March 17, 2006
Insulin, Meal Planning, Food and Diet
Question from Las Vegas, Nevada, USA:
I am a school nurse in an elementary school and have a first grade student who has type 1 diabetes. The dietary method for the control of high blood sugar is using a carbohydrate to insulin ratio. In my experience, it appears as though too many carbohydrates are being countered with insulin. Although the carbohydrate to insulin ratio is the preferred method, can insulin be abused in counteracting too many carbohydrates? Shouldn’t parents be a little more conscientious with food choices i.e., reduced sugar jellies for peanut butter and jelly sandwiches, protein snacks versus carbohydrate snacks?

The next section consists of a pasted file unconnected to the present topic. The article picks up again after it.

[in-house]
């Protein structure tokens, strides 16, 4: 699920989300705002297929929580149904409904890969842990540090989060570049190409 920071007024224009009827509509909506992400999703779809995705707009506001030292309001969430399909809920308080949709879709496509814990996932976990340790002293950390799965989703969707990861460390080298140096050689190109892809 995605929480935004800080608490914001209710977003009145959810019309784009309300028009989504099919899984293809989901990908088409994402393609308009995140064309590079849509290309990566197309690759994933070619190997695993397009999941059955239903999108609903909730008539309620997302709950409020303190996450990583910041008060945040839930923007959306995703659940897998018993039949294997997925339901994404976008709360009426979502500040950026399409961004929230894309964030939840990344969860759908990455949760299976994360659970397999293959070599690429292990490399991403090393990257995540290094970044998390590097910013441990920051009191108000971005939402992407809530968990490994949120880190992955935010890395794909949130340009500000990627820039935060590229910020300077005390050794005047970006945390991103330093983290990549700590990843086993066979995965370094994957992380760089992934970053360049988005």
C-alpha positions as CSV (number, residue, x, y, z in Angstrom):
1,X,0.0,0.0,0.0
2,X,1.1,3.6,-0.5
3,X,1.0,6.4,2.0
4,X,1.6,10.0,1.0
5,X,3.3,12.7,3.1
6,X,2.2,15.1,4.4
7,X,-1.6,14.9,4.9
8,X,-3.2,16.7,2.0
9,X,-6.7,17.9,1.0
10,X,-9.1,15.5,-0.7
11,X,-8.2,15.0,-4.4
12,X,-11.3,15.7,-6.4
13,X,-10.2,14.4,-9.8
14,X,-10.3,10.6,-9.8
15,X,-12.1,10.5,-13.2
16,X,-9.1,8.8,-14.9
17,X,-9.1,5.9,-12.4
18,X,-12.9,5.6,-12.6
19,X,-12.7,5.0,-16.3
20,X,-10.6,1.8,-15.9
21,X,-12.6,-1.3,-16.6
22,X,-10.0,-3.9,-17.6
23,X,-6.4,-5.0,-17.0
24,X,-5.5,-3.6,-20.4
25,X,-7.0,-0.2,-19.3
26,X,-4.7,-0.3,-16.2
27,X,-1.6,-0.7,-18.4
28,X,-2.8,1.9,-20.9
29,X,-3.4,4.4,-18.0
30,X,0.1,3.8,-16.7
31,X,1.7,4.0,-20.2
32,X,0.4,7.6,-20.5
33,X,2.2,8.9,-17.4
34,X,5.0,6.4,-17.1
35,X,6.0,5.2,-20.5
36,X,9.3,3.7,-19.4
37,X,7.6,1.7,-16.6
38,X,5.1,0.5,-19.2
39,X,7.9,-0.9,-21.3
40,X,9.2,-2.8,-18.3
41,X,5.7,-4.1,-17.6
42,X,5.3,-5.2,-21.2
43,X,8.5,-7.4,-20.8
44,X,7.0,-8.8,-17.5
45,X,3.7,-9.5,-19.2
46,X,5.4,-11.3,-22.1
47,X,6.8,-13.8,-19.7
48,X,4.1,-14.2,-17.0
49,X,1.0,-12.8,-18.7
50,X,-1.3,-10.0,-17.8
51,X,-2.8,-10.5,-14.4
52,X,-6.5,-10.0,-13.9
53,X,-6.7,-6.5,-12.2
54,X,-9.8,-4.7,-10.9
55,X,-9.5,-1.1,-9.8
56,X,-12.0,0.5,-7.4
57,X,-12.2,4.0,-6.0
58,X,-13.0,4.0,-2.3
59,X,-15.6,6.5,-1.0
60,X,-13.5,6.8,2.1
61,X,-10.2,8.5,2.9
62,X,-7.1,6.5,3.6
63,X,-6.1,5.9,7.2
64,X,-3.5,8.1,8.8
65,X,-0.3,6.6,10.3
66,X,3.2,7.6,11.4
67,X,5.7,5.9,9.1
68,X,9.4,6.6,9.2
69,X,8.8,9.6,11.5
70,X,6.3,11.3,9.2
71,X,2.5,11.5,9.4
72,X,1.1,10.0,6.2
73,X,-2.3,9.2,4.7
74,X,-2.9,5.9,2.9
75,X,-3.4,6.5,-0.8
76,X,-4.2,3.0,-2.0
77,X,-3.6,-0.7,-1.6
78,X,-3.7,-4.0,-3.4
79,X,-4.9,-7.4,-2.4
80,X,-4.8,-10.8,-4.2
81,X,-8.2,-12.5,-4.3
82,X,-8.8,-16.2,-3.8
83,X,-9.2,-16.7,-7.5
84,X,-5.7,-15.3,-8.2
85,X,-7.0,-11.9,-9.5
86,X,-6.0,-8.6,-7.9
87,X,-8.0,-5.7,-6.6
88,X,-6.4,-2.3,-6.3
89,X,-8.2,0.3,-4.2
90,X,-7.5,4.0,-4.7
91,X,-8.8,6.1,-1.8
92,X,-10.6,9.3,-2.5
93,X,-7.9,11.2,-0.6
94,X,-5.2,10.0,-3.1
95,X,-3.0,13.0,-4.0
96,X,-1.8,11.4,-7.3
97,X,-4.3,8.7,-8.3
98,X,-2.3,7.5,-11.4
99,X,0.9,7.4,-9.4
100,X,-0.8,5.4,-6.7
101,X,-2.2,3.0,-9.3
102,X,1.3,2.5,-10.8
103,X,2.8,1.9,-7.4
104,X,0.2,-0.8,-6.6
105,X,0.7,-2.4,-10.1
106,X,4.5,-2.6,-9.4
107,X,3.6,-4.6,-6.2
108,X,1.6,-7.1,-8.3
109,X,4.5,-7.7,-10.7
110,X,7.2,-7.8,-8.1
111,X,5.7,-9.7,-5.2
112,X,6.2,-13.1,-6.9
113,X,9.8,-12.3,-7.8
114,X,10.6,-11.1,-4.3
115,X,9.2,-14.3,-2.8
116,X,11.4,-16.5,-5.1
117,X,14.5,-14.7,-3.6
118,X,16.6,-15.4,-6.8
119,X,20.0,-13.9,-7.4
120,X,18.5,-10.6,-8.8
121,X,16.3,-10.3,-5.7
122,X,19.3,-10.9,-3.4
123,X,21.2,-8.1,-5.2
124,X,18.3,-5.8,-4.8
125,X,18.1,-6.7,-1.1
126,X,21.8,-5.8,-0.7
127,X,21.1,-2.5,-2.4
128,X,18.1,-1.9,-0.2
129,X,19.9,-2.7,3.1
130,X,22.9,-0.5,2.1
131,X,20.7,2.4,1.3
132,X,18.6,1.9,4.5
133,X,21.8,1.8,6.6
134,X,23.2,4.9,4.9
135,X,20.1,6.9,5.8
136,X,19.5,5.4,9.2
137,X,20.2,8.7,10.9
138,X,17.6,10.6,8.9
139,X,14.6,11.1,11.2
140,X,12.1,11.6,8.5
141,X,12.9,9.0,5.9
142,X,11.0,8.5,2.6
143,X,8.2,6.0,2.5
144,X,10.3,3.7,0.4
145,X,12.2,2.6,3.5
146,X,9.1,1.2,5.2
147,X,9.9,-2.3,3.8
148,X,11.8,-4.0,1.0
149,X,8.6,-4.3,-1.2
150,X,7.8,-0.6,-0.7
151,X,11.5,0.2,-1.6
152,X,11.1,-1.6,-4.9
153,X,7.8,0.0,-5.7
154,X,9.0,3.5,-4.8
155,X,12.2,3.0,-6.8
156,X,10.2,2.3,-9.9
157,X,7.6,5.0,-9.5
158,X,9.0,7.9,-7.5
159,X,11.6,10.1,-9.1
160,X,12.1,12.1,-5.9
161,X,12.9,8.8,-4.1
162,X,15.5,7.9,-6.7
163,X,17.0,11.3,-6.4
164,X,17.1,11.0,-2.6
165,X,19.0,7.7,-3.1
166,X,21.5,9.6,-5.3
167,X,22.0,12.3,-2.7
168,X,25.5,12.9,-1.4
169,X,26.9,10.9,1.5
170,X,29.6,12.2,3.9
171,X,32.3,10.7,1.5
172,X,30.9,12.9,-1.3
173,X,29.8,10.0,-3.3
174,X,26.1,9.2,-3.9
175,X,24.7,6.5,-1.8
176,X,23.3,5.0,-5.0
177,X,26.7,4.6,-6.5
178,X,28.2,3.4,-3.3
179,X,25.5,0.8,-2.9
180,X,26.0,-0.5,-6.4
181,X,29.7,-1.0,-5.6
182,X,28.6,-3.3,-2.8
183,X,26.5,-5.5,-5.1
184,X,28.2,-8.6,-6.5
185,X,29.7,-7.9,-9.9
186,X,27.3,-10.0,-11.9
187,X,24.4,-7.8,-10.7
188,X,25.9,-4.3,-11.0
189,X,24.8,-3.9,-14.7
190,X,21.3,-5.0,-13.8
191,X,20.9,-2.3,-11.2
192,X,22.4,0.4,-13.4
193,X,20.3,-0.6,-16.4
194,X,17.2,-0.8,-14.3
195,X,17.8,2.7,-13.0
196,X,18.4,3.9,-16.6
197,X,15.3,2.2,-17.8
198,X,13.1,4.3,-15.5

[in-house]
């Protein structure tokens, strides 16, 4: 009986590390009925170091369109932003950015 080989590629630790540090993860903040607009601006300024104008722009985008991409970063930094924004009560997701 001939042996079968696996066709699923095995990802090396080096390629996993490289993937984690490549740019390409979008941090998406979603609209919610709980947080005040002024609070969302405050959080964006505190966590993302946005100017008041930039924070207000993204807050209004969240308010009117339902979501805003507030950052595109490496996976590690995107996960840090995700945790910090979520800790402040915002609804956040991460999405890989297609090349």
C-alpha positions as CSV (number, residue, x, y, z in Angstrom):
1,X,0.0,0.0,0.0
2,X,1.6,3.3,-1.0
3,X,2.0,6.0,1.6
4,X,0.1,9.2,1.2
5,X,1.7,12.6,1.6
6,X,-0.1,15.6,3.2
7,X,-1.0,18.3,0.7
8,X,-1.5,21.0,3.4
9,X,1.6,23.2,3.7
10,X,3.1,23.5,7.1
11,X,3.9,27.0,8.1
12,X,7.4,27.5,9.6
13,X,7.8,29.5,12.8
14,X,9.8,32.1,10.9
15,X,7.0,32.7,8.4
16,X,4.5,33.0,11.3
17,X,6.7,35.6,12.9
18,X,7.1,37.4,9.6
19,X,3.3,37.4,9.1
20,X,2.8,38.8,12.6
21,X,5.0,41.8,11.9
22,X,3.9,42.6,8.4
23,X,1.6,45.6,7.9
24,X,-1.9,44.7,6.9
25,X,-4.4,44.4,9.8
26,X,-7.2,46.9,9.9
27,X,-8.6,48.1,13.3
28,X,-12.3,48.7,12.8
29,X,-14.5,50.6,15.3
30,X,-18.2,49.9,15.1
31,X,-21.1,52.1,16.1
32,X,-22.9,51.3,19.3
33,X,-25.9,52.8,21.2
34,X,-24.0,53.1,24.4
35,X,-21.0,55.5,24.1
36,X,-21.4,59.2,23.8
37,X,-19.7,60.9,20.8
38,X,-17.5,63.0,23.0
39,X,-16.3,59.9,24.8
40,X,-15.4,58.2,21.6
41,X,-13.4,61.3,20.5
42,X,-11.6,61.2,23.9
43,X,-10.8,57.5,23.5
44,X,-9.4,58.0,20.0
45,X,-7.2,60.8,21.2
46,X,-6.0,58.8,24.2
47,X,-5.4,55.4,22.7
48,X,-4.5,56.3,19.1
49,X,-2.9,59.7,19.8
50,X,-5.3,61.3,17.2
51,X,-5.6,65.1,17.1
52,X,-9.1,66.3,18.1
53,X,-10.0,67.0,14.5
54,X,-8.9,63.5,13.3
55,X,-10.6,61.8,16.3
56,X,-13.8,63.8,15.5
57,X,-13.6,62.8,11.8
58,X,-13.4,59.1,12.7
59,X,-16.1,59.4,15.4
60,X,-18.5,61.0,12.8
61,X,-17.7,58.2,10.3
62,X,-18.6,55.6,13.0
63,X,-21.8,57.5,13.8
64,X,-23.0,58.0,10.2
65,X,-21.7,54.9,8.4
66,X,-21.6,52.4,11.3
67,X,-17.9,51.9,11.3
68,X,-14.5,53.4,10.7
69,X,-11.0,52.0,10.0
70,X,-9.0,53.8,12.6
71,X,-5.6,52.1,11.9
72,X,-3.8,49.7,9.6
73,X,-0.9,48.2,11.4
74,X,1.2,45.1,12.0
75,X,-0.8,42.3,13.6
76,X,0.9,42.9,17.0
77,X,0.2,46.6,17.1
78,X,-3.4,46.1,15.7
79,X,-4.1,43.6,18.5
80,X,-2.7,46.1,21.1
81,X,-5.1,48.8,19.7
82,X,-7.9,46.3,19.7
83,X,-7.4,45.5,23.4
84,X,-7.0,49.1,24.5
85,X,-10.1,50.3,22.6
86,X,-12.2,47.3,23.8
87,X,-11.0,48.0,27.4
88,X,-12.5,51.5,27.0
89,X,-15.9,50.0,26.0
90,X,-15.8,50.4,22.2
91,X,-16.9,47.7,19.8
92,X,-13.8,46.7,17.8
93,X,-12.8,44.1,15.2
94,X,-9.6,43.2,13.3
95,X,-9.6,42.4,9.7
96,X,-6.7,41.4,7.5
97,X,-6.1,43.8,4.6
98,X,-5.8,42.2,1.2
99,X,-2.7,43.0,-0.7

You are correct that the carbohydrate counting systems can be “abused,” but the concept that you outlined has problems as well. There is not much science to support it, just consensus from those who sat around the tables in the 1940s and 1950s and set up reasonable approaches to foods. The strictness of limiting carbohydrates has not stood the test of time and the scientific foundations are extremely weak. Having said that, it is common sense that certain fast acting sugars will require more insulin than slower acting sugars (i.e., unsweetened cheerios versus Frosted Flakes), so, why not use a combination of common sense avoidance of most faster acting carbohydrates and insulin to carbohydrate coverage? If you have some specific concerns about an individual child, it would be prudent to have you contact this child’s diabetes team and lean if this is a more systematic problem, how the child’s overall control is (A1c values, for instance) and then decide how best to support this child and this family in the school environment. My compliments for your interest and enthusiasm.